Exceptional research opportunities for undergraduate and graduate students.
At St. Edward’s University Wild Basin Creative Research Center, students do research in a living laboratory and enjoy significant benefits. Here you can:
- Do robust research at an innovative field station within a 227-acre nature preserve
- Receive support from dedicated faculty and staff for your research
- Engage in existing research or create your own project
- Receive financial support for your research if chosen as a Hook Fellow
Past students have studied a range of environmental topics at Wild Basin, including water quality, white-tailed deer density, microbes in the soil, and predators in birds’ nests.
While Wild Basin is ideal for scientific research, we also encourage research and creative endeavors in other disciplines. For example, students may utilize the Creative Research Center to study art, policy and government, education, and business. Please email us to inquire about creative research opportunities.
All off-trail research and education must receive a permit from Travis County prior to beginning work; please review the permit application requirements.
Make a difference. Distinguish yourself to future employers. Become a Hook Fellow.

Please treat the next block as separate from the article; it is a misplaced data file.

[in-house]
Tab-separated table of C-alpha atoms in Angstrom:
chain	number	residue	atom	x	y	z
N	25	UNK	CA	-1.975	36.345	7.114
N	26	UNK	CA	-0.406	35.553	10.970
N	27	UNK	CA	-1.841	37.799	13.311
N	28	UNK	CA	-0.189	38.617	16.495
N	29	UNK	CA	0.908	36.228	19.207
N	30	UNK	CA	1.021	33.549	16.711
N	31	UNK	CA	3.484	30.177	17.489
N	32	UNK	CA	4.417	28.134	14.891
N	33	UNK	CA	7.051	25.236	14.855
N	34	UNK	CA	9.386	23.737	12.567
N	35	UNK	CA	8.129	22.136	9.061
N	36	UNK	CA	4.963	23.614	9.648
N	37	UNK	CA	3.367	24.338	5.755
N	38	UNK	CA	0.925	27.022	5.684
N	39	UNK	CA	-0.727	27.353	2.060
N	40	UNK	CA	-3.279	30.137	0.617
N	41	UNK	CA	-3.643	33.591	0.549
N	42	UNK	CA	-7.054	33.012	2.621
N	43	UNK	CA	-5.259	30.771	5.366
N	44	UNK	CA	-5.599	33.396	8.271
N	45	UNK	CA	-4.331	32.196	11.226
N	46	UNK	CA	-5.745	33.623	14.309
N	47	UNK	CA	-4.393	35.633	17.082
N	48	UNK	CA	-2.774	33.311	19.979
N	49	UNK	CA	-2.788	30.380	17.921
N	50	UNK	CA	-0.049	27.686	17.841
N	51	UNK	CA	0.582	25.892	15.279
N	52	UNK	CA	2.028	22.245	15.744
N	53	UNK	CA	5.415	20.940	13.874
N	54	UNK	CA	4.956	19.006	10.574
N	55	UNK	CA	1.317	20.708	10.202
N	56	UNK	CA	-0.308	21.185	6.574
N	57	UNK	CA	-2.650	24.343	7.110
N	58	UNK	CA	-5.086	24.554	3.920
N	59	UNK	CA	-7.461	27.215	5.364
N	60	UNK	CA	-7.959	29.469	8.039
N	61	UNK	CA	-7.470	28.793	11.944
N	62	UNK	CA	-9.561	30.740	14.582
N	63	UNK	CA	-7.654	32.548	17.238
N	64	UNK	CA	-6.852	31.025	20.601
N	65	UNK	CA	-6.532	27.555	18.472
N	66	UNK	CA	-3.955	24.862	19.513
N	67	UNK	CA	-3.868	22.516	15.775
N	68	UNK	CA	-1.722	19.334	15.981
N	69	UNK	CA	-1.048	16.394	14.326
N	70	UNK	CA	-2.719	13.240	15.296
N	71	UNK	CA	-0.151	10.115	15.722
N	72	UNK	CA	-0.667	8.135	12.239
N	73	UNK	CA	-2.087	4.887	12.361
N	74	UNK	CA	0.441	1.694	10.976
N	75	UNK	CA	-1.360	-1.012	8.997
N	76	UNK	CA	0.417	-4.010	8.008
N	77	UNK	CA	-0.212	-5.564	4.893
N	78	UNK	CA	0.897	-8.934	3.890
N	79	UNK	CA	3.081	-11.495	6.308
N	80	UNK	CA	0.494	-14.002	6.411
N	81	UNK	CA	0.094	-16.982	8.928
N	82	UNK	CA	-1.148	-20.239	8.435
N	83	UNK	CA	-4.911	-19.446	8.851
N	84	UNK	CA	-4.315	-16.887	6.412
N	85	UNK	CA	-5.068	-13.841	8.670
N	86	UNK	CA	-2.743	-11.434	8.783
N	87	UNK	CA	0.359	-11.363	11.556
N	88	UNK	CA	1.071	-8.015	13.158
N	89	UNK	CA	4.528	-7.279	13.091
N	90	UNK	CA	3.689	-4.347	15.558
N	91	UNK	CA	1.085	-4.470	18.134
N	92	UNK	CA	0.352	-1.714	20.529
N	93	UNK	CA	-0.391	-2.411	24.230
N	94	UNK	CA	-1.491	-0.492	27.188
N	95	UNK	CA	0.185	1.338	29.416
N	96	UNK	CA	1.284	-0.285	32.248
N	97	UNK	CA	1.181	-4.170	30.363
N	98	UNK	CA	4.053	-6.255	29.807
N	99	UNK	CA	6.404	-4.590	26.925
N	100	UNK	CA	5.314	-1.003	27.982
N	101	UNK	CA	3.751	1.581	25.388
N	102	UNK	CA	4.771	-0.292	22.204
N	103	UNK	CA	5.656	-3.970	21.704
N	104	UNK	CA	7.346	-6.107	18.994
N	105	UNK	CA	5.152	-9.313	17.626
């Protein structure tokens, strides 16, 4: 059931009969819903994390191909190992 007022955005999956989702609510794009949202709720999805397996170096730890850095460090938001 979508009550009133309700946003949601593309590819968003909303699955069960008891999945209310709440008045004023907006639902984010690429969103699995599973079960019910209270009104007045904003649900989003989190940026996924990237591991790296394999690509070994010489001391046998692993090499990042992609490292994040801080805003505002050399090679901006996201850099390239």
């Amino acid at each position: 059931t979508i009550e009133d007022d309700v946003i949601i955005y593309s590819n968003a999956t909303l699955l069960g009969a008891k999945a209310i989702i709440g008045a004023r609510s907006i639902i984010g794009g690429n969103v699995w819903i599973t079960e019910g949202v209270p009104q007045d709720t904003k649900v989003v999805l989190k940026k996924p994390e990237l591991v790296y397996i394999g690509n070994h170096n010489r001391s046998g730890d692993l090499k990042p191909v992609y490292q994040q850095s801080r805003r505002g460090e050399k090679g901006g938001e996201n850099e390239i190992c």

Given the challenges we now face with the climate crisis, it is more important than ever to advance our understanding of how best to conserve the environment. As a Hook Fellow, you can do meaningful research that makes a positive contribution to our world. In the process, you’ll also distinguish yourself to prospective employers and give yourself a competitive edge in the job market. Learn more about becoming a Hook Fellow.
Unique opportunities for faculty researchers.
The Creative Research Center welcomes the opportunity to support and collaborate with faculty who wish to engage in their own research at a dedicated field station. Opportunities are offered to faculty at St. Edward’s as well as other institutions of higher learning. To learn more, email our Research Director, Dr. Darren Proppe.
An island within a city is an ideal location for research.
The Creative Research Center is located within a 227-acre nature preserve in the city of Austin. This geography is ideal for studying urban impacts on plants and wildlife. Because the preserve is open daily for hiking, Wild Basin is also an excellent location to study human and wildlife interaction.